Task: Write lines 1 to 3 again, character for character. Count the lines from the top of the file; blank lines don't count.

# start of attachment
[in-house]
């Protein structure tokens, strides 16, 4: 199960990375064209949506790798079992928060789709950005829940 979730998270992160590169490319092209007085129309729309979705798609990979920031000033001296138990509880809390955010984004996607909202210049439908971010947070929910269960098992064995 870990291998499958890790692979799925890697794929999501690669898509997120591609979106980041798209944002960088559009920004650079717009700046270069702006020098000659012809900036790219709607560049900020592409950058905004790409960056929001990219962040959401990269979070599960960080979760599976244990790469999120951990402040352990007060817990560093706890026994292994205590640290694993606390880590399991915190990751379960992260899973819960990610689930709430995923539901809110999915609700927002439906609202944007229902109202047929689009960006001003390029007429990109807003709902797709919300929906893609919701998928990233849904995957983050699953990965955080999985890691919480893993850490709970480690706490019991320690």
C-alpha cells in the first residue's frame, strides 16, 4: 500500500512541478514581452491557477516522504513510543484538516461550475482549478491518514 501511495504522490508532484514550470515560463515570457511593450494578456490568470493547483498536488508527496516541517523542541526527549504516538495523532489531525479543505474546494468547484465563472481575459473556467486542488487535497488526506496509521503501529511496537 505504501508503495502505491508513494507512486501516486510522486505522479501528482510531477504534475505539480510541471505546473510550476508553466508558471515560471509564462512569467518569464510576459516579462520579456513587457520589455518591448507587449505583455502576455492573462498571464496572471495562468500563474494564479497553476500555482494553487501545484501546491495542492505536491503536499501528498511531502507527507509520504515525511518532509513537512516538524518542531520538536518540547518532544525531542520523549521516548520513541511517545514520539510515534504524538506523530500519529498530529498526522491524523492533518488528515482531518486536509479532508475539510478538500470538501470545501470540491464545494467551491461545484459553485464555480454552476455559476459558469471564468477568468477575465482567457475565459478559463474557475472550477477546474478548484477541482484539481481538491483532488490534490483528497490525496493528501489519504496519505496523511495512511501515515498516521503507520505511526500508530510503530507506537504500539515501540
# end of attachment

[in-house]
């Protein structure tokens, strides 16, 4: 199960990375064209949506790798079992928060789709950005829940 979730998270992160590169490319092209007085129309729309979705798609990979920031000033001296138990509880809390955010984004996607909202210049439908971010947070929910269960098992064995 870990291998499958890790692979799925890697794929999501690669898509997120591609979106980041798209944002960088559009920004650079717009700046270069702006020098000659012809900036790219709607560049900020592409950058905004790409960056929001990219962040959401990269979070599960960080979760599976244990790469999120951990402040352990007060817990560093706890026994292994205590640290694993606390880590399991915190990751379960992260899973819960990610689930709430995923539901809110999915609700927002439906609202944007229902109202047929689009960006001003390029007429990109807003709902797709919300929906893609919701998928990233849904995957983050699953990965955080999985890691919480893993850490709970480690706490019991320690």
C-alpha cells in the first residue's frame, strides 16, 4: 500500500512541478514581452491557477516522504513510543484538516461550475482549478491518514 501511495504522490508532484514550470515560463515570457511593450494578456490568470493547483498536488508527496516541517523542541526527549504516538495523532489531525479543505474546494468547484465563472481575459473556467486542488487535497488526506496509521503501529511496537 505504501508503495502505491508513494507512486501516486510522486505522479501528482510531477504534475505539480510541471505546473510550476508553466508558471515560471509564462512569467518569464510576459516579462520579456513587457520589455518591448507587449505583455502576455492573462498571464496572471495562468500563474494564479497553476500555482494553487501545484501546491495542492505536491503536499501528498511531502507527507509520504515525511518532509513537512516538524518542531520538536518540547518532544525531542520523549521516548520513541511517545514520539510515534504524538506523530500519529498530529498526522491524523492533518488528515482531518486536509479532508475539510478538500470538501470545501470540491464545494467551491461545484459553485464555480454552476455559476459558469471564468477568468477575465482567457475565459478559463474557475472550477477546474478548484477541482484539481481538491483532488490534490483528497490525496493528501489519504496519505496523511495512511501515515498516521503507520505511526500508530510503530507506537504500539515501540